So what’s the best way for your franchise to get started with citations?
Well that depends on a few factors:
- How often do you need to update your franchisee’s business information?
- How often are you opening up, closing or moving new franchisees?
- How many locations you currently have and plan on having
- What resources do you have available
Based on your answers you can use one of the following options:
Manual Citation Management
If you don’t have many locations and your franchisee’s citation information isn’t being updated on a continuous basis then manual citation management is your way to go. As the name suggests, this option requires you to manually submit and maintain all of your franchise system’s citations across each of your locations.
There are very few cases where growing franchises should be using manual citation management. An example of this is if you’re a system that is only adding one to two franchisees per year and each location’s citation information rarely changes (less than one per year).
Programmatic Citation Management
On the flip side and what I recommend to most franchises that are looking to grow is to programmatically manage your citation. What I mean by this is using a piece of software that allows you to:
- Update all, a select few or an individual location across all citation sources with a few clicks
- Easily add new locations with ease
- Ensure that your citations are consistently up to date
- Automatically submit your location’s information to new and important citation sources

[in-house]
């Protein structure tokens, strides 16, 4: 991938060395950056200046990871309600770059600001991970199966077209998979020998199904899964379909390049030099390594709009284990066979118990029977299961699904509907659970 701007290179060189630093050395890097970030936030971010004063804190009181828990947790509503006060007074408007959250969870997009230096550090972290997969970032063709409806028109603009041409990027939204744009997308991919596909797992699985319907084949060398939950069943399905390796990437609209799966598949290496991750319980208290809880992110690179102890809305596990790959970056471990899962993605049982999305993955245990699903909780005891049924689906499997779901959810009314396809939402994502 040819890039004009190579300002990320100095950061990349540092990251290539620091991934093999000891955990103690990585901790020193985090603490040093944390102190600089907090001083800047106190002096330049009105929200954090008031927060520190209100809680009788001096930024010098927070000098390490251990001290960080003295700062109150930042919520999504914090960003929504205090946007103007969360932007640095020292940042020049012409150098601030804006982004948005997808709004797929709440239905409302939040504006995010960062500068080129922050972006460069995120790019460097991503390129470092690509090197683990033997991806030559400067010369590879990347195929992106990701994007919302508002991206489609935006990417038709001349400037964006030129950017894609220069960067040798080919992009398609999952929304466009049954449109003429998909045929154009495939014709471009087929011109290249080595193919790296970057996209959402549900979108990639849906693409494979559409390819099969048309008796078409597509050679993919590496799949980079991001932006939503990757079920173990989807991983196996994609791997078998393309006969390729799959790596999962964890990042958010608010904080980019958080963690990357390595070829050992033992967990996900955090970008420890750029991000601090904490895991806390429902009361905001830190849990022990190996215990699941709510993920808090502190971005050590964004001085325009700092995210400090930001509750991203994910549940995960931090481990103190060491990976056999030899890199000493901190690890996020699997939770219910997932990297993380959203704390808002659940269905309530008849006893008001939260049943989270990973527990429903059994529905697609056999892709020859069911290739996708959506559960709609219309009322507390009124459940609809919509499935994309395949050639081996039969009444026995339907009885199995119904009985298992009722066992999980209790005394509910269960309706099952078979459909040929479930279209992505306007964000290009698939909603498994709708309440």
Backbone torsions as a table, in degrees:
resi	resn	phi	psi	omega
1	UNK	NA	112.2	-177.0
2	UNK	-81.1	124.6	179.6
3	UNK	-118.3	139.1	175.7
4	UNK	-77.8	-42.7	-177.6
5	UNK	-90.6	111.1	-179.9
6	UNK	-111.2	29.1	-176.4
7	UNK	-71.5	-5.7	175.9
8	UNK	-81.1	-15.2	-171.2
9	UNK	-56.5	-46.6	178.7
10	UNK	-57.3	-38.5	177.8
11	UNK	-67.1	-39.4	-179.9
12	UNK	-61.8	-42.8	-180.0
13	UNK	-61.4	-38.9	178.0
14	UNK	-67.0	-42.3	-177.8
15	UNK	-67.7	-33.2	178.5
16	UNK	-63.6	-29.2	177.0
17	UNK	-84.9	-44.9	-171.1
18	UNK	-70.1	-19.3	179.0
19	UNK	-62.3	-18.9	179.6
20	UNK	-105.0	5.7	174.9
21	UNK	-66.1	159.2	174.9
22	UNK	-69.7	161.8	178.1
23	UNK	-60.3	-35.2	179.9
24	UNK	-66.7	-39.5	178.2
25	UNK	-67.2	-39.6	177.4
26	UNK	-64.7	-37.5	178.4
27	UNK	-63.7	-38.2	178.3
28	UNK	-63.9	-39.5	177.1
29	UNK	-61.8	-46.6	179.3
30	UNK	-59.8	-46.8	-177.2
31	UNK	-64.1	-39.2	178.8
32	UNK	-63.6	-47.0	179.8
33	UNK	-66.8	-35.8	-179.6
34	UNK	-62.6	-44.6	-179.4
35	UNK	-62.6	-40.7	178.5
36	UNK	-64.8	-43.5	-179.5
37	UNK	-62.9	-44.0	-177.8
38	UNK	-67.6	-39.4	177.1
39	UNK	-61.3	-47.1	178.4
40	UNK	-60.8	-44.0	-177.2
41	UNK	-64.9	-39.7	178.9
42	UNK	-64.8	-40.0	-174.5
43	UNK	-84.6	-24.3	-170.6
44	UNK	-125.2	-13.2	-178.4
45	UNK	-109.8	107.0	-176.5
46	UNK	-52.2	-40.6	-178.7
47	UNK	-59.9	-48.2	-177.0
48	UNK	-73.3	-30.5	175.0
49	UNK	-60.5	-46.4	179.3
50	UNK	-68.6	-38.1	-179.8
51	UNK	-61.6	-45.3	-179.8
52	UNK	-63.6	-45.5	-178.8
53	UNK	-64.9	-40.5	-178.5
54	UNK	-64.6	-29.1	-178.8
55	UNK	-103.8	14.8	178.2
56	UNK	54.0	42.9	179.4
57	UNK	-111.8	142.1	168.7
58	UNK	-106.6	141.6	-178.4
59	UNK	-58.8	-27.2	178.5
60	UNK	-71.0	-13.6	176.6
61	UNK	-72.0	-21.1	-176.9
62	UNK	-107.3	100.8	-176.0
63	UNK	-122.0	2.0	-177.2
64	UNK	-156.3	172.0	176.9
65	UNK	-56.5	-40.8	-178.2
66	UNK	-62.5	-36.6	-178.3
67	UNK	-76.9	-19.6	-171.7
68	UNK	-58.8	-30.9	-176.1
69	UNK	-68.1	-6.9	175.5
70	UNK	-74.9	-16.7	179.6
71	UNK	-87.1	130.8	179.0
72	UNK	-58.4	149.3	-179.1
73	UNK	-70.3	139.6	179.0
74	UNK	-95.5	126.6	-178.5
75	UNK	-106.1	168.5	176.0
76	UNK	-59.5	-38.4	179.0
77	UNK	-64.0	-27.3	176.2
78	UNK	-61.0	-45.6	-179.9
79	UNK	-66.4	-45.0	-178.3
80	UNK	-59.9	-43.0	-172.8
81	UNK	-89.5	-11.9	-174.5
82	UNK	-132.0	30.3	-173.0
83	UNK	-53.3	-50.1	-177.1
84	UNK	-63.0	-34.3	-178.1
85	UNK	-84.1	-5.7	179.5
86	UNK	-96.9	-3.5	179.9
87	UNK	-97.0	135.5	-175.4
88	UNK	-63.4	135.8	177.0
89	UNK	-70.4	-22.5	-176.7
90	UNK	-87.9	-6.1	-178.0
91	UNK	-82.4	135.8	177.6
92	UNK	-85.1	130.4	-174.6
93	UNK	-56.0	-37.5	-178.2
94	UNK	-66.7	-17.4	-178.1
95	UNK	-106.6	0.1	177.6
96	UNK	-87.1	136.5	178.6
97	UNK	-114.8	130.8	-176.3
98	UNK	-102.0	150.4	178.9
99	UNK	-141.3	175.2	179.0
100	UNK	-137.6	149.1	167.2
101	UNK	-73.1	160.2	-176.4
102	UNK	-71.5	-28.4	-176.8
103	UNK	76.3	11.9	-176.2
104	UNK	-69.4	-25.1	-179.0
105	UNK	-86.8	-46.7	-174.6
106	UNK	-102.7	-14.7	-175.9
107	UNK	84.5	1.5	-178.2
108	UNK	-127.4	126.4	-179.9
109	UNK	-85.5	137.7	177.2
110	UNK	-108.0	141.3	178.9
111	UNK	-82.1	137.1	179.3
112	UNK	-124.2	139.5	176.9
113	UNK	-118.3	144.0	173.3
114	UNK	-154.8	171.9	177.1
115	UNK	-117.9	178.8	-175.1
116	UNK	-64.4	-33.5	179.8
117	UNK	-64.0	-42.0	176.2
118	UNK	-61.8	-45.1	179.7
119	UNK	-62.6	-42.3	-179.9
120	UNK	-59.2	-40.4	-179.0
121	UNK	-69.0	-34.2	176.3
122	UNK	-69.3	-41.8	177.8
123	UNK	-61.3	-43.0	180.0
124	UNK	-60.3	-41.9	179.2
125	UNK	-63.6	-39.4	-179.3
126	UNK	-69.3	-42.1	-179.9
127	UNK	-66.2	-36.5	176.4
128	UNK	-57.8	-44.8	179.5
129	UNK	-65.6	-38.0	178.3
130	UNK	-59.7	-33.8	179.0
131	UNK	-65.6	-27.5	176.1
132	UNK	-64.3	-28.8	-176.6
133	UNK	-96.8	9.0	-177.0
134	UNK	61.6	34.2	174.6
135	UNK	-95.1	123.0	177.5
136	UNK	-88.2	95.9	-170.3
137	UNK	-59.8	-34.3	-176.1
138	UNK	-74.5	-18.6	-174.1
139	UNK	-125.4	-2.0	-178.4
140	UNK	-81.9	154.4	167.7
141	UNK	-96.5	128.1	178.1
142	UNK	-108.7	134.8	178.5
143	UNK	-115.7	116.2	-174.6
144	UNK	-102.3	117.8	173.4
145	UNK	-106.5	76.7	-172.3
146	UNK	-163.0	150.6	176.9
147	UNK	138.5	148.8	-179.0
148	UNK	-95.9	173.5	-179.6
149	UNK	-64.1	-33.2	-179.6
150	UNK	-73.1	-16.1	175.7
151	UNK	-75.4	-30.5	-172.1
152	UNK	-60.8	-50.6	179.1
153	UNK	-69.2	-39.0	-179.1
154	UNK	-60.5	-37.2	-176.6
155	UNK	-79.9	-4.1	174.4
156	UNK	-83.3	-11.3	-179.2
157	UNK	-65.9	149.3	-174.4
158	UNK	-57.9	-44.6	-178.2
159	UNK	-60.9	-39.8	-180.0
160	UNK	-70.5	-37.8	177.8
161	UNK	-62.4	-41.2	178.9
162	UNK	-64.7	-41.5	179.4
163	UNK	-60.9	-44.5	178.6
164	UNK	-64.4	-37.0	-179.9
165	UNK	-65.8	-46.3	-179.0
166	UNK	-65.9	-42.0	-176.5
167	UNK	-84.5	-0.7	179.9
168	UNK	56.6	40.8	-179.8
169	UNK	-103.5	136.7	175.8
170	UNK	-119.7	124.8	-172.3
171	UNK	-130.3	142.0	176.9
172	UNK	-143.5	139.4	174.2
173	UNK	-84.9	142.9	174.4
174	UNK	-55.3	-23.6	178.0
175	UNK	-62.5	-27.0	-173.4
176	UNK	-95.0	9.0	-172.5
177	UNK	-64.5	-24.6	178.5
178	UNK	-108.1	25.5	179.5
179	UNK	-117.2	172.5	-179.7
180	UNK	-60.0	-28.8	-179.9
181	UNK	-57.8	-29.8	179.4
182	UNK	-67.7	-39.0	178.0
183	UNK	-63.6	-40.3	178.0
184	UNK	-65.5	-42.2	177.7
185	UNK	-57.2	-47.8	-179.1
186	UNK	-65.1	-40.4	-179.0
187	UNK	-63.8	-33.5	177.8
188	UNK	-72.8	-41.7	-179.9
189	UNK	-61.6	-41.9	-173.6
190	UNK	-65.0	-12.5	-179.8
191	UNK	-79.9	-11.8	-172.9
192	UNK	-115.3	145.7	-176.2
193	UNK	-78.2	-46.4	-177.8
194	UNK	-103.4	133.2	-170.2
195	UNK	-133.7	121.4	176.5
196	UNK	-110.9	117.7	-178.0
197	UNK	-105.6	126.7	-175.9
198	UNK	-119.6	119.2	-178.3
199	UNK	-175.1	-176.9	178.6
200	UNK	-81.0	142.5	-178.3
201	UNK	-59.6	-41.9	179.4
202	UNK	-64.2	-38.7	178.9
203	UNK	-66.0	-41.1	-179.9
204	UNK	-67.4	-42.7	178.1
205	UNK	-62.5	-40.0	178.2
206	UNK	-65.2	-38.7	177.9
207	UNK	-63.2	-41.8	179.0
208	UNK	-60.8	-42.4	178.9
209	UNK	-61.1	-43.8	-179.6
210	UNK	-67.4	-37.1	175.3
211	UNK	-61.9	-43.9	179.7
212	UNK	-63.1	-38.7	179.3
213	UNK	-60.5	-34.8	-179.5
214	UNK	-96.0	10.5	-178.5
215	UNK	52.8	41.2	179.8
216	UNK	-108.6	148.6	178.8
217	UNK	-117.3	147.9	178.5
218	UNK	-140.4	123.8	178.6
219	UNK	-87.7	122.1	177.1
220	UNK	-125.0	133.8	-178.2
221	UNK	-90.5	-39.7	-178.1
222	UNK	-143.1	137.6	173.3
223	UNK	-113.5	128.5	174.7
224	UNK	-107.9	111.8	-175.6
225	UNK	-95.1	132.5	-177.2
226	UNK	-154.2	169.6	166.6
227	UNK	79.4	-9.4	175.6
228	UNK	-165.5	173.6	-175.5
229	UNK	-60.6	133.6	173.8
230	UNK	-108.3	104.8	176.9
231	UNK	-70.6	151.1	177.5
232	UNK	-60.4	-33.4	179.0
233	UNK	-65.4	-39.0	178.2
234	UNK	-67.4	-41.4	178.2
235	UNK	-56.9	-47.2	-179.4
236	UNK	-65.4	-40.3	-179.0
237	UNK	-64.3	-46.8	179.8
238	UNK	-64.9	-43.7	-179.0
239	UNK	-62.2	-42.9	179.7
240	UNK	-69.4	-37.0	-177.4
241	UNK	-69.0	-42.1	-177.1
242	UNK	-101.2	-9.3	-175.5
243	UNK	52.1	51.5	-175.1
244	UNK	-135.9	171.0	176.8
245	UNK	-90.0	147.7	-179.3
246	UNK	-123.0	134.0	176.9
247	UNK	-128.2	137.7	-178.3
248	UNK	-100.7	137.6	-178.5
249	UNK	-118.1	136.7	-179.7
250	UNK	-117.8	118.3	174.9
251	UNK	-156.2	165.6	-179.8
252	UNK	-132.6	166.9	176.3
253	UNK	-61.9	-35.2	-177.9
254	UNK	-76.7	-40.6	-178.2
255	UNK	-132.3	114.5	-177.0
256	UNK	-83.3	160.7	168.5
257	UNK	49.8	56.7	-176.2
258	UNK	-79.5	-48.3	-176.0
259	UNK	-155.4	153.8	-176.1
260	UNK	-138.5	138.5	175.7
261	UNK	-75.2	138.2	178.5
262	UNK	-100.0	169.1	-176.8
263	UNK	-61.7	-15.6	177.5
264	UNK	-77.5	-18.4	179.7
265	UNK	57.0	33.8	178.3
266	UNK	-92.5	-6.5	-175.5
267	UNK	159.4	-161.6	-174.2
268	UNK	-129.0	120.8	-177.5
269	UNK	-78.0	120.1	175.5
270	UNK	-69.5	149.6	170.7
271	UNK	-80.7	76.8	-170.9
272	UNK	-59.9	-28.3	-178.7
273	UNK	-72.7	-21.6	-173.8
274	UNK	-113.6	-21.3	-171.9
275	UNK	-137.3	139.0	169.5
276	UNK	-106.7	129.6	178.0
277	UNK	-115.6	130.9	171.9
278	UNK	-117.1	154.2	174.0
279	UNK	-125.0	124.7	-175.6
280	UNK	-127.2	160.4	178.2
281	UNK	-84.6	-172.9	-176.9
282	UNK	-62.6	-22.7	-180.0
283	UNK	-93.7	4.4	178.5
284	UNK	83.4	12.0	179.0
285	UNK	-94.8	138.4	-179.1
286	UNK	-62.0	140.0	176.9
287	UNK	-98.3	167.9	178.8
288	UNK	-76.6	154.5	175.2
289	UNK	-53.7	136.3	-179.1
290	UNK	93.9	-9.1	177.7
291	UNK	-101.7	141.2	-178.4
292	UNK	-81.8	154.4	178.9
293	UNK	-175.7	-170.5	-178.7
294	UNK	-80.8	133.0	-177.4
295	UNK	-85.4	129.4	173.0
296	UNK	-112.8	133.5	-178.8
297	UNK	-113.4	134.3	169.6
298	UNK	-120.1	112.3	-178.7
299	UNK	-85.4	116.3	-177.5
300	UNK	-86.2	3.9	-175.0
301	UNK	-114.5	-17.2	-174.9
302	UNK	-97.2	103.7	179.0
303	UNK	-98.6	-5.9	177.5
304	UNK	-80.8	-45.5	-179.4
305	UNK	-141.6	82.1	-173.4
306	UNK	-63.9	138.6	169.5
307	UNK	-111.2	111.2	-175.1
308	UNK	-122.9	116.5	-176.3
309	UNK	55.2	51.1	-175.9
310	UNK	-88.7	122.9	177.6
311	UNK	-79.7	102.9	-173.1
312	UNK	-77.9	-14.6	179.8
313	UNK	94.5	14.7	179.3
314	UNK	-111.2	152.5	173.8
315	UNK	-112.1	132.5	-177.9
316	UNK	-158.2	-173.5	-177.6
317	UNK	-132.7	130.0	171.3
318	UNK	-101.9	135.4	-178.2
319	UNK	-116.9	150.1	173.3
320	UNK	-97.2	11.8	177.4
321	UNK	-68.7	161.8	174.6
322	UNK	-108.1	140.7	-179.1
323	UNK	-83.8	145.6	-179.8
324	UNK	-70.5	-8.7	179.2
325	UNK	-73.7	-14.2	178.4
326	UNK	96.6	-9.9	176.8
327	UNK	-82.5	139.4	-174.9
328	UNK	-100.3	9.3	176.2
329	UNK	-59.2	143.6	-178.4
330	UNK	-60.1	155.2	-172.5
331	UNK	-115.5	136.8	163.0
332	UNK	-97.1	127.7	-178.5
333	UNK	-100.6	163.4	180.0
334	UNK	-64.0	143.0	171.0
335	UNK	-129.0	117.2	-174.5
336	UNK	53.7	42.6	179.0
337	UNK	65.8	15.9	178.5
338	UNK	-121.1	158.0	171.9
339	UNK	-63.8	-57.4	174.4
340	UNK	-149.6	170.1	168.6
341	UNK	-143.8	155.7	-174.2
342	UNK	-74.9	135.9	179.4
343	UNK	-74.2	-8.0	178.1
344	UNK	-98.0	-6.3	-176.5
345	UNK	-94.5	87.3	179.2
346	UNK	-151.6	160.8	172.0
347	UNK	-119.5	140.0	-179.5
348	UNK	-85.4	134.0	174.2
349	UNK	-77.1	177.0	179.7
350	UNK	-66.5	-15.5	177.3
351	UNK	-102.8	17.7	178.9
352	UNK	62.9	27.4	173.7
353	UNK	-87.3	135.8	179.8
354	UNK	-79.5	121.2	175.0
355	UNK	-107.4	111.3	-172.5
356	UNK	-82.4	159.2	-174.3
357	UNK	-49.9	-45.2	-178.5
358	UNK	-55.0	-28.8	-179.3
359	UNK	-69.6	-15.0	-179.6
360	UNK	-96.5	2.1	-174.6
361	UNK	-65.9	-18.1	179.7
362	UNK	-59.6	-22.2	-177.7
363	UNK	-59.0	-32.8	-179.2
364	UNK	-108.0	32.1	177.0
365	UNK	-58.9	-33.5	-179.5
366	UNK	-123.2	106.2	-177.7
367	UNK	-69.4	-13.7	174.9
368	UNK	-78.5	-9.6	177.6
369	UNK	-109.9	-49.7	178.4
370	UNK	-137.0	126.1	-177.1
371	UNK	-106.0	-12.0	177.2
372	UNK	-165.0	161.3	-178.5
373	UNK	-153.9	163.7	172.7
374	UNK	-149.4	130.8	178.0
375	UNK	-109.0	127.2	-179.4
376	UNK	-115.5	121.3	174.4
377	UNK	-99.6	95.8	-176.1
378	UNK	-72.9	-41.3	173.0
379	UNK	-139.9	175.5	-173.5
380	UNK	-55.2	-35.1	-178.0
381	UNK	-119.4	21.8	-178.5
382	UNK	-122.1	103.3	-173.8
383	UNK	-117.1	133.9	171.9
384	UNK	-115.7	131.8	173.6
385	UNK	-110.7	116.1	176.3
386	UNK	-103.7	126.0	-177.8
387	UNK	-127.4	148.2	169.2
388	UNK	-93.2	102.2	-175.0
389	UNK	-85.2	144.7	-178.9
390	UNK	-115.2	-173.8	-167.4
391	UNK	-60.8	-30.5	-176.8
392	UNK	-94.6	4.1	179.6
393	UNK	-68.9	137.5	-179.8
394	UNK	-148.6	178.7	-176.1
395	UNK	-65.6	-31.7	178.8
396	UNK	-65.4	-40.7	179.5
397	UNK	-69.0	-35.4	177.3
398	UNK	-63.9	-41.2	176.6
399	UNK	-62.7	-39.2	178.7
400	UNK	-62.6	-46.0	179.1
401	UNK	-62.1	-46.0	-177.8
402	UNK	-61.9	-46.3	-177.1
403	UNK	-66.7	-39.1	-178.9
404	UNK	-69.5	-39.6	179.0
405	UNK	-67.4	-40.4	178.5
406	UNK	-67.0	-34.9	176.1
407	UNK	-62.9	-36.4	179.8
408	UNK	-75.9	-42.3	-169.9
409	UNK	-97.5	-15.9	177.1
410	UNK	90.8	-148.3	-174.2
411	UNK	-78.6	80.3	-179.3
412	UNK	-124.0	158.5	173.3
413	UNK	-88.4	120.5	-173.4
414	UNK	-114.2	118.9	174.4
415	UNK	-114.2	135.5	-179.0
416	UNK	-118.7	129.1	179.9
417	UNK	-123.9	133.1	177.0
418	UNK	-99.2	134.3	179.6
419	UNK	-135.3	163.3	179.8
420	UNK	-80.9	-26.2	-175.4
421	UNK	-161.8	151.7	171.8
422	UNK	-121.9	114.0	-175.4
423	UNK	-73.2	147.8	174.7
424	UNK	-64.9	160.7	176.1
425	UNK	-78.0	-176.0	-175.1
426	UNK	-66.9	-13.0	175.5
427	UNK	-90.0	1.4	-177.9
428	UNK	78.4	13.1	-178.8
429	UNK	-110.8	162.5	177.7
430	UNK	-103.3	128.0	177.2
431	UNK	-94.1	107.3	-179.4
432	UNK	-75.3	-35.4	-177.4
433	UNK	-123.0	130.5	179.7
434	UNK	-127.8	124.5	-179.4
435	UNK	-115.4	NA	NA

One of the first things your local customers do when looking for a company is looking at your franchisee’s reviews. Not that but, Google and other search engines evaluate each of your location’s reviews as SEO signals.
When it comes to reviews and SEO, Google will be looking for the following signals:
How many reviews does your GMB location have compared to other local companies? — The more that you have the better it is going to be.
What is your average rating for your GMB reviews? — Google My Business uses a 5 star rating system. You want to make sure your franchisee’s are as close to 5 as possible.
How fresh and consistent are your GMB reviews? — The more consistently you’re getting new positive reviews the better.
Do your GMB reviews contain keywords of the products and services that you offer? — Google is looking at reviews as a signal to what keywords are associated with your franchise. Make sure that your reviews include these important keywords.
Are you responding to reviews? — Local customers leaving reviews for your franchisees are great. Make sure to respond to both the positive and negative ones.
So how do you start getting more reviews for your franchisees?